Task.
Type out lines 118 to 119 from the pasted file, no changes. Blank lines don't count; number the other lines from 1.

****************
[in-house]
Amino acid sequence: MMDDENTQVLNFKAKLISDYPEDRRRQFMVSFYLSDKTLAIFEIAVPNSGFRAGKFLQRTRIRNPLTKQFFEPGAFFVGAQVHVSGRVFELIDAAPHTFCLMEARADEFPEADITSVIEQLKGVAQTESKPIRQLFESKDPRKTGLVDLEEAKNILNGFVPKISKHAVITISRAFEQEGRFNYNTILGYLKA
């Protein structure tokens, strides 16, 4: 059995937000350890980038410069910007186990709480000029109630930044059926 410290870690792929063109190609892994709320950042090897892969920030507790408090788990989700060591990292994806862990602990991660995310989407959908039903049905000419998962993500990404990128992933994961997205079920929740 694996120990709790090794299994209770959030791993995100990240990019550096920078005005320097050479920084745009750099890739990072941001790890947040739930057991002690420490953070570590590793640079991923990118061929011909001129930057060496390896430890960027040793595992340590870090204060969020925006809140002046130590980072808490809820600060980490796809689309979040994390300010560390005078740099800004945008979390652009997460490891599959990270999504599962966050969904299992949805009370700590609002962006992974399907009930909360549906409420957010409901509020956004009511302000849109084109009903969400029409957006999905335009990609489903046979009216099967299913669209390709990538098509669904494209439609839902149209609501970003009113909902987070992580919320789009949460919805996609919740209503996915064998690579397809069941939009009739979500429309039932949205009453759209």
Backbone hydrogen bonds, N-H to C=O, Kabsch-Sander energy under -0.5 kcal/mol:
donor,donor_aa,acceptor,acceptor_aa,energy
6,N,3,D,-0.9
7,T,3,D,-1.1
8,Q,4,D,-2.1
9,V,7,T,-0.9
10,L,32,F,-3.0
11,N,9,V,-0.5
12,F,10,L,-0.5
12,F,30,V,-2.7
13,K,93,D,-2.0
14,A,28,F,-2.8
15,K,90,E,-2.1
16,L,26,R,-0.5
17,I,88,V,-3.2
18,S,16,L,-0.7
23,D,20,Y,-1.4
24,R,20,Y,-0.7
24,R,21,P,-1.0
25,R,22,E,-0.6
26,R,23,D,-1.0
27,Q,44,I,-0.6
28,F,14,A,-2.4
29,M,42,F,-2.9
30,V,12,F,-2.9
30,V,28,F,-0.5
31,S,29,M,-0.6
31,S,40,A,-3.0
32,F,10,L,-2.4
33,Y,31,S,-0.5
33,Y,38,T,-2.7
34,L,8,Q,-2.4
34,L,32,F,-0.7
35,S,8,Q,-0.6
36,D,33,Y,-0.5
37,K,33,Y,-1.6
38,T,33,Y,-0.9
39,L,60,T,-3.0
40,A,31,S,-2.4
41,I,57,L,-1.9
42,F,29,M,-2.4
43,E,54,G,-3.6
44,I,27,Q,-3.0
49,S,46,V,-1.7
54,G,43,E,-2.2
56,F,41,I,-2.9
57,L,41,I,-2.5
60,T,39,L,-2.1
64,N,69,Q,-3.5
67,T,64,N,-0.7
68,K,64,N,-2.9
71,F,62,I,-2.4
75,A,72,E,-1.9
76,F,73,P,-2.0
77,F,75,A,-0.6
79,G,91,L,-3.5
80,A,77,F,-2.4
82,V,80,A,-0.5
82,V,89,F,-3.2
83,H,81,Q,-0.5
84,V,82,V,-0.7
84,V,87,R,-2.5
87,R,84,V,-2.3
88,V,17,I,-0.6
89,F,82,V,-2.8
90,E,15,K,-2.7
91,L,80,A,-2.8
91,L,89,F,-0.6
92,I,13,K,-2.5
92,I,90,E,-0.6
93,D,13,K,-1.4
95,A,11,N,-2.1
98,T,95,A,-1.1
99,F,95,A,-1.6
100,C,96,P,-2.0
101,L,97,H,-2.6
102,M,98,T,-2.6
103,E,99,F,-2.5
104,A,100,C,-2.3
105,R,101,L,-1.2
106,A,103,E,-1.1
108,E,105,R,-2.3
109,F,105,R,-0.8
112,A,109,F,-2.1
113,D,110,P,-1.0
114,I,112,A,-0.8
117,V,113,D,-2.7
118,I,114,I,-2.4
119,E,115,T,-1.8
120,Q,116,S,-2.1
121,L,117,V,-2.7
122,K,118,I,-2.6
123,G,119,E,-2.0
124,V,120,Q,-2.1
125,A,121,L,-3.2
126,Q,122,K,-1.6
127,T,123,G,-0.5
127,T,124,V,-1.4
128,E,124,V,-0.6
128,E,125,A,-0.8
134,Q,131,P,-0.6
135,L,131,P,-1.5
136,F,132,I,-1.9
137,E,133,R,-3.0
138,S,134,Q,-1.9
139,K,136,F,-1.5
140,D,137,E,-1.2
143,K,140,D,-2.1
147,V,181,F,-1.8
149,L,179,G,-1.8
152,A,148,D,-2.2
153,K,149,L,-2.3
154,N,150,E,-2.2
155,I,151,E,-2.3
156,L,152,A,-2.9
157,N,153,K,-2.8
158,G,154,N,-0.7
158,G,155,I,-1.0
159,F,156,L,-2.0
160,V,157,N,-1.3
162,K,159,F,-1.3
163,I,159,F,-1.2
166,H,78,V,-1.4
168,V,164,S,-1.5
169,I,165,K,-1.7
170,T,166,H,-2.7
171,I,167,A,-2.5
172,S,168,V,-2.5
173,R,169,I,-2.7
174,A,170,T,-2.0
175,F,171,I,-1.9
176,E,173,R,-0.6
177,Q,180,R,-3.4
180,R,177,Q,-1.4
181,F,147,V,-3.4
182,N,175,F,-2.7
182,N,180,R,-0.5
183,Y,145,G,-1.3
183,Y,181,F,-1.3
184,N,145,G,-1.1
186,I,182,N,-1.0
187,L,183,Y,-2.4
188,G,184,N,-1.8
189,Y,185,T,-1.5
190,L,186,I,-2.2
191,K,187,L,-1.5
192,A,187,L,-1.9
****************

156,L,152,A,-2.9
157,N,153,K,-2.8